©KooZA/rch with Desplans
Today, the way we approach the city and its spaces, both public and private, has greatly shifted affecting communities at a global level. Throughout the past few months we have learned to observe our towns from the windows of our interiors, appreciate short walks around our blocks and started to read our urban environment according to new paradigms which have subsequently reshaped how we now inhabit spaces as parks, streets, stores, restaurants and public transit. Abruptly at first, we are now slowly breaking away from our ‘normal’ and, coming into contact with a new reality which threatens the very core of metropolis worldwide begging us to question and rediscover the real and fascinating fabric of our cities.
What establishes the identity of a city?
What distinguishes one urban environment from the other?
What defines our relationship to the built landscape we inhabit?
Through his Transcripts Bernard Tschumi famously claimed that Architecture is not “simply about space and form, but also about an event, action, and what happens within space”. Differing from more canonical architecture drawings Tschumi famously “transcribed an architectural interpretation of reality” offering as such a new interpretation of architecture in which “space, movement and actions are independent yet stand in a new relation to one another, so that the conventional components of architecture are broken down and rebuilt along different axes.”
Before him Guy Debord, decomposed the Parisian arrondissments, to force the idea of a city as one which exists as a consequence of the movement of people. Trusting in the notion that “cities have psychogeographical contours, with constant currents, fixed points and vortexes that strongly discourage entry into or exit from certain zones” situationist maps as “The Naked City”, which Debord developed in close collaboration with Asger Jorn, aimed to capture the city’s psychological, social and spatial configuration. By cutting and collaging two municipal tourist maps of Paris, the duo created a forensic reading and mapping of Paris, revealing a profound curiosity and understanding of the urban environment which surrounded them. What establishes the identity of a city? What distinguishes one urban environment from the other? What defines our relationship to the built landscape we inhabit? David’s Island Strategic, Perry Kulper, 1996-7 Previous page : A Chronicle of 1001 Islands, Carolina Gismondi, 2020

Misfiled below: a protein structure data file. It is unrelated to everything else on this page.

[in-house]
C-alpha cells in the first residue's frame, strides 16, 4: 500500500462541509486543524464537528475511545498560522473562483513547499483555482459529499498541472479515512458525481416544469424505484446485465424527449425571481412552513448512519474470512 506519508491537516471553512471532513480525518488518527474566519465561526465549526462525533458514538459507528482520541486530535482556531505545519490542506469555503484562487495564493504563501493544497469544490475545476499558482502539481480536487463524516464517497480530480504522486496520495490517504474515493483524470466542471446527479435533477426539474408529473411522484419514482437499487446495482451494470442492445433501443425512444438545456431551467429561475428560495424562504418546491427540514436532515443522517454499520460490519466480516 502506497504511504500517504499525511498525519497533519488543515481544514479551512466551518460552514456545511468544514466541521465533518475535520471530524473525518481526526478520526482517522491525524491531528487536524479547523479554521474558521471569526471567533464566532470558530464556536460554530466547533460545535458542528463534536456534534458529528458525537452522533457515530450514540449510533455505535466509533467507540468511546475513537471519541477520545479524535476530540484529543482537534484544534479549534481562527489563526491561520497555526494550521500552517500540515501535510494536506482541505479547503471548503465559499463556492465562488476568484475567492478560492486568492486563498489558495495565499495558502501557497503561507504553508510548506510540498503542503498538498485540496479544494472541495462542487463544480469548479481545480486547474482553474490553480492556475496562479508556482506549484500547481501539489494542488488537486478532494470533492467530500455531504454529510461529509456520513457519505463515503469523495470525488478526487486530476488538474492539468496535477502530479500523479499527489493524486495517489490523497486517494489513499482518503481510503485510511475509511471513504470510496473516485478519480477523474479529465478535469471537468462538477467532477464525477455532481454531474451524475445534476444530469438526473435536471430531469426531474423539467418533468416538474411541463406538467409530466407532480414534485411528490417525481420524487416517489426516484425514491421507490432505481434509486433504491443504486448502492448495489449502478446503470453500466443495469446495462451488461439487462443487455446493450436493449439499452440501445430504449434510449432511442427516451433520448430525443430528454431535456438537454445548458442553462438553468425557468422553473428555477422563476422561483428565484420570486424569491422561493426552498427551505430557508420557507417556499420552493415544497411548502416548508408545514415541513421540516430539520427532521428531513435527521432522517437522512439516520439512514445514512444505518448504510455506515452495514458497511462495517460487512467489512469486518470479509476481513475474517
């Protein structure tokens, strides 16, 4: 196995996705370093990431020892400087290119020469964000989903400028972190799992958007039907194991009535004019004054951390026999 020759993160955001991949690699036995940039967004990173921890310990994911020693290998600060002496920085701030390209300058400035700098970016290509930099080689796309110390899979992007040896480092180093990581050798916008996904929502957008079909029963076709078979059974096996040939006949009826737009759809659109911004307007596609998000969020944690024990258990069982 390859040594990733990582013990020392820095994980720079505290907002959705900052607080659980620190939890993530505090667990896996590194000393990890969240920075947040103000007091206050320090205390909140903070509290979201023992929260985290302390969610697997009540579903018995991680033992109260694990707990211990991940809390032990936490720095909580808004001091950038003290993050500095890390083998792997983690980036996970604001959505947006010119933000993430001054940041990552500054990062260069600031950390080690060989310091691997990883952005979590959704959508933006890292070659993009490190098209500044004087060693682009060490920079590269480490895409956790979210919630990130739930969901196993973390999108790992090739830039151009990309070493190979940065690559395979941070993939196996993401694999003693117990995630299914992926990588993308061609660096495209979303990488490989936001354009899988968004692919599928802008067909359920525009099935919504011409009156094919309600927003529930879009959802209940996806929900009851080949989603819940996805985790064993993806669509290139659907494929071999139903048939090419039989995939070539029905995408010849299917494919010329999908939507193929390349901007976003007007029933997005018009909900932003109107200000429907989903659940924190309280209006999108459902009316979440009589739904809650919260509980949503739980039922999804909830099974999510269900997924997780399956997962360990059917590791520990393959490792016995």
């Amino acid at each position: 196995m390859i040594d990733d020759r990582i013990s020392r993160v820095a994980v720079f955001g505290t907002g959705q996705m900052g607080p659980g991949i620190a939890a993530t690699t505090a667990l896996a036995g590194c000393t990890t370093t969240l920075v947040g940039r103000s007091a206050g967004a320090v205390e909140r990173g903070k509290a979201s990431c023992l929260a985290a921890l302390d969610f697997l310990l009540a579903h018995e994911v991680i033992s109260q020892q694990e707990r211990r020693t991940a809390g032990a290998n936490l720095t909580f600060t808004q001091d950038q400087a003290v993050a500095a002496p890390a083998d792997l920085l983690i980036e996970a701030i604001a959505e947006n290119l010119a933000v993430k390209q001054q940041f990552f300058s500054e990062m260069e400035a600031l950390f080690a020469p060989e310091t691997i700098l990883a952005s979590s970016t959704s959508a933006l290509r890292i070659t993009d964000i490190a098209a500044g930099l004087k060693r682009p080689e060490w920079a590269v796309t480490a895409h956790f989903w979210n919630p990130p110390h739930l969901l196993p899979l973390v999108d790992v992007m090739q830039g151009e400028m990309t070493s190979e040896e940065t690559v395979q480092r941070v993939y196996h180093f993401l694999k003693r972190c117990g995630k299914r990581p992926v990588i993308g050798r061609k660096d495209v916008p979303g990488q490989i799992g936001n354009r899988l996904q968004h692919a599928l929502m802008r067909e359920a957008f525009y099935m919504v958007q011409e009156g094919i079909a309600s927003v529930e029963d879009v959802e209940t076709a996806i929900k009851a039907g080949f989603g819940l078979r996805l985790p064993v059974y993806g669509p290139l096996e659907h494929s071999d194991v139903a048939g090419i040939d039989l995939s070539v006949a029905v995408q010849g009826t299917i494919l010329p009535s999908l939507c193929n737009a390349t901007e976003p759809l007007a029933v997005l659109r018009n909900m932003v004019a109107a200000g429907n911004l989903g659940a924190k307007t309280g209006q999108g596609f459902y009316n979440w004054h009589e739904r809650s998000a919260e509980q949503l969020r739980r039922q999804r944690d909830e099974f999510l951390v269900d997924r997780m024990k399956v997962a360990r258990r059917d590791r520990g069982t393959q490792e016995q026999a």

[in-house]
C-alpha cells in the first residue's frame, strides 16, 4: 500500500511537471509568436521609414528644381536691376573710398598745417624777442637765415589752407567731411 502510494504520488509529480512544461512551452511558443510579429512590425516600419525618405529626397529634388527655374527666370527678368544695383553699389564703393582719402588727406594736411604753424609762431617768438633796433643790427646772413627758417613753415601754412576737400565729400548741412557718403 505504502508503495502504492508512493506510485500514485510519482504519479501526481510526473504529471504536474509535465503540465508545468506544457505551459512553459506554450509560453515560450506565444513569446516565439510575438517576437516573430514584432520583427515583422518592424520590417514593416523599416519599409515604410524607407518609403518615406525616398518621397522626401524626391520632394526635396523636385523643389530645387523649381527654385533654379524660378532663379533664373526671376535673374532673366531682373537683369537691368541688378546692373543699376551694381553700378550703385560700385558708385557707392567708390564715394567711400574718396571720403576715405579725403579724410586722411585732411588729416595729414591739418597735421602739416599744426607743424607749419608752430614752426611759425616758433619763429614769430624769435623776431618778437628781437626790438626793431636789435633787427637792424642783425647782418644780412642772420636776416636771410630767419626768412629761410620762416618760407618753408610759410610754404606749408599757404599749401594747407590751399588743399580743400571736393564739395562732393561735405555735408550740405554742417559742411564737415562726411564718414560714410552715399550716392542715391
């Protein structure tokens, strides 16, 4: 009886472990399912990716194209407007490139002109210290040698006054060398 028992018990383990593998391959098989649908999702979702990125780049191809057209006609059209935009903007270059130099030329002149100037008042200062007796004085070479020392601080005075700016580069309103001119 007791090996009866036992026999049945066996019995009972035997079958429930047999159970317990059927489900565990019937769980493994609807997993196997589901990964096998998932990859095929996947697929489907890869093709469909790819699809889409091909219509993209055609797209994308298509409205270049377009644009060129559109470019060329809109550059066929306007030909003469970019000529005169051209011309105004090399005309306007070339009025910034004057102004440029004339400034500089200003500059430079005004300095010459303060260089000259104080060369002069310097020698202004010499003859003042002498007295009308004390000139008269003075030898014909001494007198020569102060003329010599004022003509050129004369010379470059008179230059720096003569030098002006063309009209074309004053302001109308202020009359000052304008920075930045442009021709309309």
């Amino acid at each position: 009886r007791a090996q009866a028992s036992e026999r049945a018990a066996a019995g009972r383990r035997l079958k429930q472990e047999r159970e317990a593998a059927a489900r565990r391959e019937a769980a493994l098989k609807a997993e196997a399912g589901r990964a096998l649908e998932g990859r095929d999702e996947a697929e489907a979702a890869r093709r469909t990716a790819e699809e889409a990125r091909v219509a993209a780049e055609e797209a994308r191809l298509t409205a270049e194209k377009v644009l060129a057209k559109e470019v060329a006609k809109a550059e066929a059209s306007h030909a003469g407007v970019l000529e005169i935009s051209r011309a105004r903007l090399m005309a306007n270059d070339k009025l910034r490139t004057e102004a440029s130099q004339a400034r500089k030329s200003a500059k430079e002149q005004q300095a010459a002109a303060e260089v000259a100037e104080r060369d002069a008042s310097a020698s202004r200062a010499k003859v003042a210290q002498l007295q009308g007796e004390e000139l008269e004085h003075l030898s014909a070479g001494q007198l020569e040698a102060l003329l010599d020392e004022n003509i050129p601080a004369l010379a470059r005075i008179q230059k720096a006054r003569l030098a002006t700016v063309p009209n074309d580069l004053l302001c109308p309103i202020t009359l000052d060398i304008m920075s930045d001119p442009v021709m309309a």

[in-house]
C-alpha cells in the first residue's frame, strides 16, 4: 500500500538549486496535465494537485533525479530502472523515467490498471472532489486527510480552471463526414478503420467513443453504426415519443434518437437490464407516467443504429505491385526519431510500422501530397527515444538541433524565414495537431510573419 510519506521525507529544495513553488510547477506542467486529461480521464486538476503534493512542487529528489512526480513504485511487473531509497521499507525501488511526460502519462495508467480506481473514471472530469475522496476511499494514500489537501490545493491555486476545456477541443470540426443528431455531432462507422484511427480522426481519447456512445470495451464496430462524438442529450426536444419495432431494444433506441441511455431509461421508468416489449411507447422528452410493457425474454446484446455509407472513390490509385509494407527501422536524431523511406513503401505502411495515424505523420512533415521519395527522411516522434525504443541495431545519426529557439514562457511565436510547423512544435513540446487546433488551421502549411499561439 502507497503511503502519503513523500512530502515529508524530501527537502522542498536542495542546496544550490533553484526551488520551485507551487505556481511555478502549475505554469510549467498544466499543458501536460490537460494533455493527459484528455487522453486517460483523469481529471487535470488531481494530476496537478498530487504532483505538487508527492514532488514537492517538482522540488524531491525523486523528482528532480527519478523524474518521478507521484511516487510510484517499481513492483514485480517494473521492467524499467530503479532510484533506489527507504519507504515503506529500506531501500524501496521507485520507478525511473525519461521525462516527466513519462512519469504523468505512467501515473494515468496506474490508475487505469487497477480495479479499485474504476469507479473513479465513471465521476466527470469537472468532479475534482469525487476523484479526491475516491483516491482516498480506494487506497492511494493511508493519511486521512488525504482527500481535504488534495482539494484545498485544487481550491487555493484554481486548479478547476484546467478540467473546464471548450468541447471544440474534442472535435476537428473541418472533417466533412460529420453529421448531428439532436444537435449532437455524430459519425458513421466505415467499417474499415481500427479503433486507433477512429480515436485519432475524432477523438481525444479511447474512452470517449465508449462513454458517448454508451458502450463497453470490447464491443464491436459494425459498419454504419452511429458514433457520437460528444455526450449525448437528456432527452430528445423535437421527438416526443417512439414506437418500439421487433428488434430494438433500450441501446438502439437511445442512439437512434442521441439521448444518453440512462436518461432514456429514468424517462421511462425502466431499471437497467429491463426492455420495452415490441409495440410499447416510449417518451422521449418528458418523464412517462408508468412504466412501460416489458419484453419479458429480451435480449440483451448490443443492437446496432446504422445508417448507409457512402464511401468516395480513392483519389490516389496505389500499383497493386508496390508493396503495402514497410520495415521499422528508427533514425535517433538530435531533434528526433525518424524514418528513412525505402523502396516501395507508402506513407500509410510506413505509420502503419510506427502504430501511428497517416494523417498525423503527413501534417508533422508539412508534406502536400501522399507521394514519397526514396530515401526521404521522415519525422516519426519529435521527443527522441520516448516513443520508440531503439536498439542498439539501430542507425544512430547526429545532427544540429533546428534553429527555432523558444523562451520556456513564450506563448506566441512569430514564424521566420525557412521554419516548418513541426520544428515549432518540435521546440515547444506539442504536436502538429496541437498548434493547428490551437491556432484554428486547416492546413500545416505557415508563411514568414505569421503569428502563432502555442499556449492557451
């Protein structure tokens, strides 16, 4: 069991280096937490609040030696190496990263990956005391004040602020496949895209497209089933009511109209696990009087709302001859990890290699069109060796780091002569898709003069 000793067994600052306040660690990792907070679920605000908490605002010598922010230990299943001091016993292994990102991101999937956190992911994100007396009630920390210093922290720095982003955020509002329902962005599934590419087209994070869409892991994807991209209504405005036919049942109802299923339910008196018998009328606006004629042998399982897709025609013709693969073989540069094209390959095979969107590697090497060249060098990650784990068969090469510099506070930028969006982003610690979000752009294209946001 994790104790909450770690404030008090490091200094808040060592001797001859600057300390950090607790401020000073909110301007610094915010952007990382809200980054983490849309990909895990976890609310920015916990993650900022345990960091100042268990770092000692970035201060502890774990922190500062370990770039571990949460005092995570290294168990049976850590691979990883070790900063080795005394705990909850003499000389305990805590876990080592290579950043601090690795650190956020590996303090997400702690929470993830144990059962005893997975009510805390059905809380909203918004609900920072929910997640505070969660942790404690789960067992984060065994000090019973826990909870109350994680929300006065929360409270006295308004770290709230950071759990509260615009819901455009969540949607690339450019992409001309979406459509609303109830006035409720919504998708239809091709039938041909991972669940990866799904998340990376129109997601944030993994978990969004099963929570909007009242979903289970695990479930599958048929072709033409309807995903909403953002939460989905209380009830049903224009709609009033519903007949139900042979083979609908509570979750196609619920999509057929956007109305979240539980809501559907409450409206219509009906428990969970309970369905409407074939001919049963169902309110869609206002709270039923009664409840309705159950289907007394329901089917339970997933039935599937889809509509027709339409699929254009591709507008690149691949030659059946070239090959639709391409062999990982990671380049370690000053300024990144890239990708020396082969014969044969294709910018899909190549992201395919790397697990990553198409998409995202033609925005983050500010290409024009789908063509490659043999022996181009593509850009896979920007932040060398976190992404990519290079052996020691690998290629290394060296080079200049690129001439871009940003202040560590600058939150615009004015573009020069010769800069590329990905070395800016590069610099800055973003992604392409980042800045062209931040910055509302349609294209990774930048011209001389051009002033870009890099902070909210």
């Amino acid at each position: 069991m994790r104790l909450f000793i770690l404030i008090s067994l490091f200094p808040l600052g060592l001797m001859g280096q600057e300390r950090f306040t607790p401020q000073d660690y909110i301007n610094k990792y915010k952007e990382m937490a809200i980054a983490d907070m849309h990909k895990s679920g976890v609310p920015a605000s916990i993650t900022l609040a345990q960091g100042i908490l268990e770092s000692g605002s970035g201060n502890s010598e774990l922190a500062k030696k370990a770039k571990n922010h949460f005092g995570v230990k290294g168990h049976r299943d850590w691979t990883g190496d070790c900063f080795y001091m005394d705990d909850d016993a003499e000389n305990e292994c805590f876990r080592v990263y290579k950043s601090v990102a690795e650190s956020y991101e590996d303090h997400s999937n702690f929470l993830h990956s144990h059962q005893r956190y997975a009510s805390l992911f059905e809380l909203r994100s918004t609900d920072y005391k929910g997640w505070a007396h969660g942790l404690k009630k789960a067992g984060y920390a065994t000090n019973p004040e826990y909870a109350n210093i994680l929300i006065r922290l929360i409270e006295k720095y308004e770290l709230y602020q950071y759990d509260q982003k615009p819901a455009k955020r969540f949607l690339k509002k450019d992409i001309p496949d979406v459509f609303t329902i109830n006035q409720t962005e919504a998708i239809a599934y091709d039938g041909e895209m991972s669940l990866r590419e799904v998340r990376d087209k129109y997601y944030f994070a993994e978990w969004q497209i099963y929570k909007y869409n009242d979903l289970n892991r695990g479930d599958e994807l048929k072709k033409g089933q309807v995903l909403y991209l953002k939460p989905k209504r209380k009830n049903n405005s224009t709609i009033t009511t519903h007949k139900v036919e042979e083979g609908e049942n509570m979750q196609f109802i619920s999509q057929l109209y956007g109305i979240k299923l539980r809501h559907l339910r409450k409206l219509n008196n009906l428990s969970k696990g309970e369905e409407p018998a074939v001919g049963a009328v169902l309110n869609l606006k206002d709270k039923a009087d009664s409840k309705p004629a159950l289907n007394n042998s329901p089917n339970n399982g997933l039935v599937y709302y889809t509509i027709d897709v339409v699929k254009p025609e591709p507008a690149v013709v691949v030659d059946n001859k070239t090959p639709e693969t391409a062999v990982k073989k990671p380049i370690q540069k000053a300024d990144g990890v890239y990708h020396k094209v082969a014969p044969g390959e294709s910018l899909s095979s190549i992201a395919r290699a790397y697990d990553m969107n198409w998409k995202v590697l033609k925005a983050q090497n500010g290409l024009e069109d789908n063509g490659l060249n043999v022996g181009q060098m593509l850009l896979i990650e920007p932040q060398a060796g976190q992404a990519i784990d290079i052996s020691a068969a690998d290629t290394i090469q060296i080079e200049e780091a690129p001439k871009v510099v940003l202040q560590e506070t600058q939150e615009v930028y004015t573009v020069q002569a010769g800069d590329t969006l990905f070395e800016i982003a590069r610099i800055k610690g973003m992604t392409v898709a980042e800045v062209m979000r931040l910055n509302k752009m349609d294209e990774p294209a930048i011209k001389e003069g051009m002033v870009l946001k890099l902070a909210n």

On the other hand Ungers and Koolhas, in “Berlin: Green an Archipelago”, defined Berlin as a city made of cities, a polycentric urban landscape defined by its centres. A proposal to “transpose the eclectic collection of architectural mementos assembled in Glienicke park into a collection of mini-cities across West berlin” . The vision of the city as an archipelago was far from imposed, it was and underlying condition to be considered. The manifesto, written with Riemann, Kollhoff and Ovaska in 1977, addressed a problem which is now more than ever contemporary: the degrowth. “In a city facing serious depopulation we tried to anticipate which complex to maintain [..] turning the city in an Arcadian Landscape”.
Our cities thrive as a collection of multitudes of events, individuals, architectural fragments that we re-interpret everyday. They are personal and multiple; they exist as complex structures that cannot be read and defined as one single and uniform infrastructure.
At a time when cities worldwide are being analyzed and questioned across disciplines and parameters, but most importantly by the individuals which contribute to making these exceptional systems of encounter, exchange and opportunity, #mycityscape asks us to look at our metropolis and map the main traits of the urbanscape which makes it our own.
Many mapped the city of the 20th century, but how can we map the city of the 21st century?
What tools will we use?
#mycityscape asks you to question the definition of city, to challenge the act of recording the essence of your cityscape into one image.
Following the submissions on December 18th, the team at Desplans and KooZA/rch will make an initial selection of twelve drawings which will then be shared on our social media opening up the vote to all, 1 like= 1 vote.
Desplans will edit the three winning drawings in limited edition and make them available for sale. Royaltees from the sales will go to the winners and one artprint will be offered to each winner.
Submission Deadline: 18th December 2020
#LatestArchitectureCompetition #ArchitectureCompetition #DesignCompetition #ArchitectureCompetitionforStudents #ArchitectureCompetition2020 #ArchitectureCompetitionForProfessionals #mycityscape